From the Economist: Libya will have an impact on NATO too. The military alliance that faced down the Red Army might have been expected to crush the clumsy forces of Colonel Qaddafi in days. Instead it took five months of fighting and 17,000 air sorties. An embarrassment for NATO? Not at all. The alliance has had a good war so far (who said “stalemate” not long ago?) and is winning the best kind of victory given the circumstances: one achieved mostly by Libyans themselves. Rebels entered the capital without a single Western soldier visible on the ground (though there were some special forces). NATO air attacks, as well as weapons supplied by friendly Gulf states, aided the rebels. But they alone manned trenches, which will give them added legitimacy in months to come.
War with restraint
The surprising length of the Libya campaign is a result of tactics employed on both sides. The colonel managed to hold out until now because he fights without restraint. This contrasts markedly with NATO. Its pilots have bombed selectively, keeping collateral damage to a minimum. Despite what pro-regime propagandists say, few civilians have been killed from the air. British and French generals, who led the campaign, rightly paid much attention to the interception of supplies to pro-Qaddafi forces, successfully weakening them over time.
Most important, NATO avoided “mission creep”, the dread of modern military forces. There is no sign so far that alliance ground troops will follow in the path of pilots as they did in Afghanistan, where a 2001 air campaign against the Taliban allowed a weak and divided opposition to take over, only later to need rescuing. Libya may still require peacekeepers but nobody is yet volunteering NATO for the task.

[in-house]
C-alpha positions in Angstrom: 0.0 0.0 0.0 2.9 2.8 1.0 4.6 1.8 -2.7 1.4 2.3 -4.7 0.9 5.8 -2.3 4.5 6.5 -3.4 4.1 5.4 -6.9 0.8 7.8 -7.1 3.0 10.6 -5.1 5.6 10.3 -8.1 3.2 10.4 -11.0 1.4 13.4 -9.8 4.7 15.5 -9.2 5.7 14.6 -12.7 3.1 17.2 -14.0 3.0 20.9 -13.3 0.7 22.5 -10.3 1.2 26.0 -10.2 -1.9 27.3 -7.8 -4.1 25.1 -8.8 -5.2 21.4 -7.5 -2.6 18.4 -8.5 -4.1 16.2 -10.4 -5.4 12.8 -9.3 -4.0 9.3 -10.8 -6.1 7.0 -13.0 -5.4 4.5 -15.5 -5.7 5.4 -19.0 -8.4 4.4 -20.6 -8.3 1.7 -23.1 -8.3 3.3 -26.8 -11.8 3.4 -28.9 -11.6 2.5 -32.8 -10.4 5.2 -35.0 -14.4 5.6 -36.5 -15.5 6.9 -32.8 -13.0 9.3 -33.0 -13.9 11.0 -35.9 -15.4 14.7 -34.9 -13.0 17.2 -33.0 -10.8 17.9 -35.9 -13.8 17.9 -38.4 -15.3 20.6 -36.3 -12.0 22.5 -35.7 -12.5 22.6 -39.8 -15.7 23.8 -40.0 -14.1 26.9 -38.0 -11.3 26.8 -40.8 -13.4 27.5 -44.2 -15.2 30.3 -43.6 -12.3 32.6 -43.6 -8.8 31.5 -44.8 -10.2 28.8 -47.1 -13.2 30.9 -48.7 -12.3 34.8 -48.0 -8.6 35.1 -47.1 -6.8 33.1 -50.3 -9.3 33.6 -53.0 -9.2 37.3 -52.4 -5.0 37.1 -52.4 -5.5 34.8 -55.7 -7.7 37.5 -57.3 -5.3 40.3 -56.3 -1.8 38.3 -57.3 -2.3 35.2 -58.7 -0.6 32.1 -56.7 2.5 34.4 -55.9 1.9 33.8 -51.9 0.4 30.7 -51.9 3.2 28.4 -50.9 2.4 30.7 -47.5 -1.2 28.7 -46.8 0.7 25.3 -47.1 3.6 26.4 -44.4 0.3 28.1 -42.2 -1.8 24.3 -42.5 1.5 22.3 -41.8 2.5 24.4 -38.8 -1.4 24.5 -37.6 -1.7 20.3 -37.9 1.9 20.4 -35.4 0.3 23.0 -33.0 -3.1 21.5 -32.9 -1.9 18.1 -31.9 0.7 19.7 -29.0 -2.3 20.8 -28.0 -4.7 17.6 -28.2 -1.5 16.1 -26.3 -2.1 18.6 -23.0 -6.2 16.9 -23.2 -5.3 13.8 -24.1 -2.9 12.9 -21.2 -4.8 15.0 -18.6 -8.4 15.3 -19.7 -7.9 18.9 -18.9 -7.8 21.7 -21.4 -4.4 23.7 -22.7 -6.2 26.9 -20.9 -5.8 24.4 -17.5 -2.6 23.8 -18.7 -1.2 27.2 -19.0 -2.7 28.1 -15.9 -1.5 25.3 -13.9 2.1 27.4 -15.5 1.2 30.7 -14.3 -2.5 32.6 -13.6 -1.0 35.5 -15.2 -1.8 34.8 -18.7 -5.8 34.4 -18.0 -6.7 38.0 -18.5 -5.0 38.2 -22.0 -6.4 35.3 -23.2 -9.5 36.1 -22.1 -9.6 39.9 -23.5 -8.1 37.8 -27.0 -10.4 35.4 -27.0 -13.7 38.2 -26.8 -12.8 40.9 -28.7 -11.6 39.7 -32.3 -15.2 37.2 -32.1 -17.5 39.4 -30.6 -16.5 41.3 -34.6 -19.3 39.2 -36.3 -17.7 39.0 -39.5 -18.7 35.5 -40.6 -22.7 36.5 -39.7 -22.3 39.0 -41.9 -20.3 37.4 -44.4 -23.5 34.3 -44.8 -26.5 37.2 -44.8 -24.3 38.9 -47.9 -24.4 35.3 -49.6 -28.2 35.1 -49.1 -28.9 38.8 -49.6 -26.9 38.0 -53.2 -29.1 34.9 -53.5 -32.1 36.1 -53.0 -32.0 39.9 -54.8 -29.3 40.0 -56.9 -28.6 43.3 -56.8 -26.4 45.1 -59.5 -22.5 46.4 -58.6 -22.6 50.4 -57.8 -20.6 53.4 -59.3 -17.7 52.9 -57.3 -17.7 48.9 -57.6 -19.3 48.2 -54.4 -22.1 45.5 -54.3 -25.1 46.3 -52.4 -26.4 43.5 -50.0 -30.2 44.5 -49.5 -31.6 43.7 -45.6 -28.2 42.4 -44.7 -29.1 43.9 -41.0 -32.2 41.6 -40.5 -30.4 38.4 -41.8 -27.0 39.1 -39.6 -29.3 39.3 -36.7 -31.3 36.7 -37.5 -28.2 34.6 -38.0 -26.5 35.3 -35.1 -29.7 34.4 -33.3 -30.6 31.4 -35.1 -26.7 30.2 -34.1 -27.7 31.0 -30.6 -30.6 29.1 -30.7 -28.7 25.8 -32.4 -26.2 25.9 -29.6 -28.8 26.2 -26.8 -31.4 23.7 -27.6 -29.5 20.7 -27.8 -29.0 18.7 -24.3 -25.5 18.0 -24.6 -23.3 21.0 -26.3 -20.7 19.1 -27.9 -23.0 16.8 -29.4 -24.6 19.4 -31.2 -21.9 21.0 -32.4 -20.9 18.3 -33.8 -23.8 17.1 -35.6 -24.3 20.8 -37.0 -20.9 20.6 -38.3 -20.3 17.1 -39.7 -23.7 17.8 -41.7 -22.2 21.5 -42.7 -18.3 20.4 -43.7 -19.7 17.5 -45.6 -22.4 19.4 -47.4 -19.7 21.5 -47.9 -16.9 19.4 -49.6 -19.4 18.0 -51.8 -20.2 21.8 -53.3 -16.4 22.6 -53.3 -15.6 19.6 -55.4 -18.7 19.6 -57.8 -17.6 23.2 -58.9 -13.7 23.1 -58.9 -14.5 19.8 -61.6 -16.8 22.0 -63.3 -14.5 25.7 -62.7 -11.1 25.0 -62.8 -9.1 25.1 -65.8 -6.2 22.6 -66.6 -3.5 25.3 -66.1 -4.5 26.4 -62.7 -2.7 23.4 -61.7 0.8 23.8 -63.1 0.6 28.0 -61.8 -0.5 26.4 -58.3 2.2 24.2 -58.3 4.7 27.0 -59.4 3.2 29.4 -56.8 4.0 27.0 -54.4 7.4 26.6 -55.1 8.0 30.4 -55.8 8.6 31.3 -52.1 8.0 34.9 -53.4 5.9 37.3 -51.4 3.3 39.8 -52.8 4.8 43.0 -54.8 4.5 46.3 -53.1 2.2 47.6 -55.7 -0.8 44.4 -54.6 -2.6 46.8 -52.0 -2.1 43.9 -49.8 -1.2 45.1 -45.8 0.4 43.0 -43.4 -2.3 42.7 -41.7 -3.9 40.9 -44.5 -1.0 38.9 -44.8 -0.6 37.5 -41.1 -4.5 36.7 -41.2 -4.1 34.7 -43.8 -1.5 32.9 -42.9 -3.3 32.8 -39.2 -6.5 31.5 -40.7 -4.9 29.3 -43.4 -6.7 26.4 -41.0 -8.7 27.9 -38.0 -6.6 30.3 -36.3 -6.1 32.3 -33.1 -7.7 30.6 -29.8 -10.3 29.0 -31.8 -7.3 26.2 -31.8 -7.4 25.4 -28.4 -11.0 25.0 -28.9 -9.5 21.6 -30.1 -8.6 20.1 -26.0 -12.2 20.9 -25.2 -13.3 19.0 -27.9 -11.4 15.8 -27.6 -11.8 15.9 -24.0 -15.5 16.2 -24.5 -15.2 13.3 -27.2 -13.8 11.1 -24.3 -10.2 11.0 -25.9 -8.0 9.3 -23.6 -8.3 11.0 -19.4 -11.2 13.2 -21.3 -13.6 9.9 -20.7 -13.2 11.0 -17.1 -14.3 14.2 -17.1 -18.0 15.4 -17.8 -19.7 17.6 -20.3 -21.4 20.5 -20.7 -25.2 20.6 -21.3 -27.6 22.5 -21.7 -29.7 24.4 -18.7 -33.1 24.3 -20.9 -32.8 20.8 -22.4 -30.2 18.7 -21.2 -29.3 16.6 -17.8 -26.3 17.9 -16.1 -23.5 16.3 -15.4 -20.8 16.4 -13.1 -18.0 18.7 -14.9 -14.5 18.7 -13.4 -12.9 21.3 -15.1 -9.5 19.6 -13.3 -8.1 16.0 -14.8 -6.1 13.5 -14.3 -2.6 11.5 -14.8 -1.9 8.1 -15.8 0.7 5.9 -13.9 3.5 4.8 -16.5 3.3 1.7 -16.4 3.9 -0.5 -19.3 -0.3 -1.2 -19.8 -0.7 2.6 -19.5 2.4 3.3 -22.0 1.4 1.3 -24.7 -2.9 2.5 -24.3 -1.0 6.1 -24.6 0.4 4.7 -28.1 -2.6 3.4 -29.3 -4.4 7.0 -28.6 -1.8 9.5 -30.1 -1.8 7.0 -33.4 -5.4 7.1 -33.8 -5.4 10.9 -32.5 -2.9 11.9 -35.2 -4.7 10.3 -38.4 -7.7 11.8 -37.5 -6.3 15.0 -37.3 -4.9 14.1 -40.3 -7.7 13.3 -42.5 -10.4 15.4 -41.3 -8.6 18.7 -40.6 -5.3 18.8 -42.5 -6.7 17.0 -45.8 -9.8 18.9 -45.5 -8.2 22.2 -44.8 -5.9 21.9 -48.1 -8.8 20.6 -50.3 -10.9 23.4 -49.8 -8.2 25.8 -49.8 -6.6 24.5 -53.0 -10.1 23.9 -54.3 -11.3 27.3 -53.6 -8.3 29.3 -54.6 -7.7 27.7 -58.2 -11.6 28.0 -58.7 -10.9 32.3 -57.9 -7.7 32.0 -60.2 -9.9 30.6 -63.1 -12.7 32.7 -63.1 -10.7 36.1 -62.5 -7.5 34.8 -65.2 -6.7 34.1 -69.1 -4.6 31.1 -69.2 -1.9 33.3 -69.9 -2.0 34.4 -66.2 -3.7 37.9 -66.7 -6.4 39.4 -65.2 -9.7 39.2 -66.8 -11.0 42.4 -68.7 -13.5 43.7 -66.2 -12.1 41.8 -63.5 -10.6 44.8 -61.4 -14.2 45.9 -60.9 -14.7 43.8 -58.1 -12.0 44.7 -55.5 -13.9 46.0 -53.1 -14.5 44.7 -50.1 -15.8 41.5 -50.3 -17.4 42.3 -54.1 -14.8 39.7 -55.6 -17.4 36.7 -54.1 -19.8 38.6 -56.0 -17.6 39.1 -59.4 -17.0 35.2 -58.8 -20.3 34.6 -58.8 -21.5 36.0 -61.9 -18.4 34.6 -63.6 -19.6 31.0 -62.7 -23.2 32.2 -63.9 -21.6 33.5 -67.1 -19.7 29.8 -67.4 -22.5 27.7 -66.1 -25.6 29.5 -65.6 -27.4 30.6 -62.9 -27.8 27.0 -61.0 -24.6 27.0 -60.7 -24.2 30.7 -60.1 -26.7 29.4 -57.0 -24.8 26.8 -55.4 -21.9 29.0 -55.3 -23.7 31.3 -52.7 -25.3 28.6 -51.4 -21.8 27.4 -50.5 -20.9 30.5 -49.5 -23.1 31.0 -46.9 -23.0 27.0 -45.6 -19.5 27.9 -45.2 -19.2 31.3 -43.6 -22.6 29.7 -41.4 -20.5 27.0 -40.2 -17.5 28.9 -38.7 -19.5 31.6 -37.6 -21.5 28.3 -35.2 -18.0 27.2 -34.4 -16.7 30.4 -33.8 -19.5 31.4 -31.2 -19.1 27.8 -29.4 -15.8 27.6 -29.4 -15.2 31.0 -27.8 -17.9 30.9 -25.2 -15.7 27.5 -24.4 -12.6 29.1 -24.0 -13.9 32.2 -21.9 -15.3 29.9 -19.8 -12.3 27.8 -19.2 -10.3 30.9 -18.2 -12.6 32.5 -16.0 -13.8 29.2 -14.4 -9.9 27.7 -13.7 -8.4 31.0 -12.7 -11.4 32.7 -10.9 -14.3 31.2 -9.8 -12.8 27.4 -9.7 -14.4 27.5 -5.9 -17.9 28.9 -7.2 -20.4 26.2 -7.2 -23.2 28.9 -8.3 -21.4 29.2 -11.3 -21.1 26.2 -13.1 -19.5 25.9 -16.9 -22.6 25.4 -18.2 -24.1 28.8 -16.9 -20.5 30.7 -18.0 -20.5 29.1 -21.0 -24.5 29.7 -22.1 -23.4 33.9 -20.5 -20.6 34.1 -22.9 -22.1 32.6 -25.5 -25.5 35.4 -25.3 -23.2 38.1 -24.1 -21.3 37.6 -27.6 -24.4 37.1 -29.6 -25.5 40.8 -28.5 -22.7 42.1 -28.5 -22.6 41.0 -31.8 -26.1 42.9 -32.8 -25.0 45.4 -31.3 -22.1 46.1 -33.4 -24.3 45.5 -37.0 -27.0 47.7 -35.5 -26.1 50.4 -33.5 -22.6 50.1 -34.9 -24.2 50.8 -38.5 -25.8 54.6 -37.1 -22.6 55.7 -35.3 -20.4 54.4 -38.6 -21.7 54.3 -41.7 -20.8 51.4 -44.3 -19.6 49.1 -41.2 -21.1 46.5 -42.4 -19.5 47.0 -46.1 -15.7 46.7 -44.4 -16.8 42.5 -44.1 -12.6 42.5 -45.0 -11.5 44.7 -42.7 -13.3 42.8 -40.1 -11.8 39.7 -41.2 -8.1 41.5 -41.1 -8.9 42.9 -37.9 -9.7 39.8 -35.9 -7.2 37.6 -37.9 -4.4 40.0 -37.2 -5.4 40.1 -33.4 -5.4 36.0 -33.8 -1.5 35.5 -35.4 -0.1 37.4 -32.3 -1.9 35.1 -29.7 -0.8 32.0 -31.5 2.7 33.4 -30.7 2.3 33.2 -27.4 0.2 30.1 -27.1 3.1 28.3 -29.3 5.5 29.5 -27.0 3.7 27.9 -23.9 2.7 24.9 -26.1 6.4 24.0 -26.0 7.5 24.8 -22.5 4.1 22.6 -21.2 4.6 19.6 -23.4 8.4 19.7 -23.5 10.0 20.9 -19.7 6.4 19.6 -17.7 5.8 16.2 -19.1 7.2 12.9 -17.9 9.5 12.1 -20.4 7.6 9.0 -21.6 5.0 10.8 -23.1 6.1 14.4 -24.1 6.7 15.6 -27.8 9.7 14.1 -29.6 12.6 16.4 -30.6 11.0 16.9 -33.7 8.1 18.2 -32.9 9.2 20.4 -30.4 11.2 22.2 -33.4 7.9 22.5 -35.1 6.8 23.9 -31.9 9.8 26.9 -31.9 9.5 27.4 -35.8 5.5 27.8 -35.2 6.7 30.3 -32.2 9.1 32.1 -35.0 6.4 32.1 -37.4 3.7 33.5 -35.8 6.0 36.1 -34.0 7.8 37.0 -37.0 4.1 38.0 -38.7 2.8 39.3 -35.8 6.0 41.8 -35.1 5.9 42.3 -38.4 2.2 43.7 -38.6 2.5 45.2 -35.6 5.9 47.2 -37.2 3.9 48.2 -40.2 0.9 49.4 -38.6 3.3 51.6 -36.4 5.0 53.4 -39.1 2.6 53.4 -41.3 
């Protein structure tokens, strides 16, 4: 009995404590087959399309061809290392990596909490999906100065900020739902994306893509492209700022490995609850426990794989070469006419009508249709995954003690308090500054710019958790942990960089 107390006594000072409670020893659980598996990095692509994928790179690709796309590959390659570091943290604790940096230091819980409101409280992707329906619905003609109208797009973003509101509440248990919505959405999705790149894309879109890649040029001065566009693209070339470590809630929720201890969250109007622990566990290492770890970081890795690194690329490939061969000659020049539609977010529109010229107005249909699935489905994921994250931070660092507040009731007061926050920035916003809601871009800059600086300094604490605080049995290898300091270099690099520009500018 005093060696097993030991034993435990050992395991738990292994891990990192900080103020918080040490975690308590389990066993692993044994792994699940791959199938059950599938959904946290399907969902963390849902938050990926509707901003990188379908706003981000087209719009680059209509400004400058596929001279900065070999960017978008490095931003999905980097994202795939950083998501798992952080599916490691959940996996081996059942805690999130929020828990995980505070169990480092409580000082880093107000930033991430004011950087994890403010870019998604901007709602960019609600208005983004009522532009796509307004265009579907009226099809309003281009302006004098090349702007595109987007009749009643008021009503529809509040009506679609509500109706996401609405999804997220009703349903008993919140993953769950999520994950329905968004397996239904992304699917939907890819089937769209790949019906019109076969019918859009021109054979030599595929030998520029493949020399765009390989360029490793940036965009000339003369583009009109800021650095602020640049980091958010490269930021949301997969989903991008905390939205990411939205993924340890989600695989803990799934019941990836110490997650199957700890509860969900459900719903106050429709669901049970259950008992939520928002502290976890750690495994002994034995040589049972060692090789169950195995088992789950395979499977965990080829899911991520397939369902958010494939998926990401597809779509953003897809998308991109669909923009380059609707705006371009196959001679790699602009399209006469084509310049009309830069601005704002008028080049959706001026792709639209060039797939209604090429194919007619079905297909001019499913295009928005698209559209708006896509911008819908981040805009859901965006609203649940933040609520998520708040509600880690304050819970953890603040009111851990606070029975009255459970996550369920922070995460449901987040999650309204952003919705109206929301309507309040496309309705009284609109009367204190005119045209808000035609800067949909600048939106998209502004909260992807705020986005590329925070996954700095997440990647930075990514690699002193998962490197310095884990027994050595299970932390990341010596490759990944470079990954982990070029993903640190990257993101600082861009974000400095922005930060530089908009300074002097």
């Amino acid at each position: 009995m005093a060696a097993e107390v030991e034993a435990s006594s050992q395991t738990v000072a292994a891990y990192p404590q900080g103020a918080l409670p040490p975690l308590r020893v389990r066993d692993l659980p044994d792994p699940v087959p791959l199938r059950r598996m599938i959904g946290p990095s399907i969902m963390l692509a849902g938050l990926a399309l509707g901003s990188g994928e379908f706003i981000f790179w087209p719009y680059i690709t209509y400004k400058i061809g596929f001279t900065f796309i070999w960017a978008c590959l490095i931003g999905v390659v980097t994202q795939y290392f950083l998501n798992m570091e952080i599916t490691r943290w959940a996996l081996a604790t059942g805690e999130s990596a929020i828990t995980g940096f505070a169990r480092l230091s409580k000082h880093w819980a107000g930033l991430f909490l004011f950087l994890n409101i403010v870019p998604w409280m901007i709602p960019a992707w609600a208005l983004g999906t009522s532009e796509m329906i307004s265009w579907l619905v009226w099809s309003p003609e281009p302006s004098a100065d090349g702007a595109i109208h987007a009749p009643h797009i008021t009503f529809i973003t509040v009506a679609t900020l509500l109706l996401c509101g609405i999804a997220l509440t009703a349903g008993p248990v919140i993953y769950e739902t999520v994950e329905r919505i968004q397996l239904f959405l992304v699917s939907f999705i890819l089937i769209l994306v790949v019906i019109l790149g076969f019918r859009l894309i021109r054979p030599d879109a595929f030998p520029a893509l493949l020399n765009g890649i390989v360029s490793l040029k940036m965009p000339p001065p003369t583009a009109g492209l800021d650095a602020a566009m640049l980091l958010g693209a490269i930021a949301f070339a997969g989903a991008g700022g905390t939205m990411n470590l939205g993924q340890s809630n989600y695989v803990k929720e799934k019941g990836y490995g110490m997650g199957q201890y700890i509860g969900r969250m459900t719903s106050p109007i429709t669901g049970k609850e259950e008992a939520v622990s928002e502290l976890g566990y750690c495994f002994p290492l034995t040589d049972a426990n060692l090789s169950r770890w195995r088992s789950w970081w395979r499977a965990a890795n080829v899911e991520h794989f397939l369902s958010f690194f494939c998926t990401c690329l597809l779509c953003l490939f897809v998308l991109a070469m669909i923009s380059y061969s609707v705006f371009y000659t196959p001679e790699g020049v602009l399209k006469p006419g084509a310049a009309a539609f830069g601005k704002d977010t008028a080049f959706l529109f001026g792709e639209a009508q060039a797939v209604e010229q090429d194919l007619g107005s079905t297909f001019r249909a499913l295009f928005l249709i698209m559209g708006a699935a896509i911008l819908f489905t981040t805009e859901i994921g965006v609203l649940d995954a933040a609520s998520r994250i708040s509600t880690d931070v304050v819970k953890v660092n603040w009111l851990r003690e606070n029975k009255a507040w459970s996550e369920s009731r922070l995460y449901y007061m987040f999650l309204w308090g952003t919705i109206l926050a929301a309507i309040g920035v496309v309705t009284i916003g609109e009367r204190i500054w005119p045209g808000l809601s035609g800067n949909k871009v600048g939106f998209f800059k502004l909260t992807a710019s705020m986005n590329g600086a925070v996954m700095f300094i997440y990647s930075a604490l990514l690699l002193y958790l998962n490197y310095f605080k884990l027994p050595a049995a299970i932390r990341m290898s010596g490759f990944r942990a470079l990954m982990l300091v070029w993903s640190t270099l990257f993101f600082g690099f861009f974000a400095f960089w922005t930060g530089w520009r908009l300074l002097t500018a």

The moral and legal case for a limited intervention in Libya has not come undone as many critics predicted, though that may change if the country implodes under rebel control and the West is forced to deploy troops. In March, when pro-Qaddafi forces threatened to annihilate Benghazi, Western powers built a broad coalition to save it. Some squabbling inevitably followed, but Americans, north Europeans, Turks and Gulf Arabs did not fall out, as the colonel had hoped (and as they did over Iraq). Instead NATO developed a new—and desperately needed—modus operandi.
Libya is the first alliance campaign where America took a back seat. Europeans—with some shameful exceptions—carried most of the burden. This division of labour, in select circumstances, could be a template for future operations. But this does not mark the return of liberal interventionism. The bitter lessons of Kabul and Baghdad will be remembered far longer than any triumph in Tripoli. (graphic: EPA)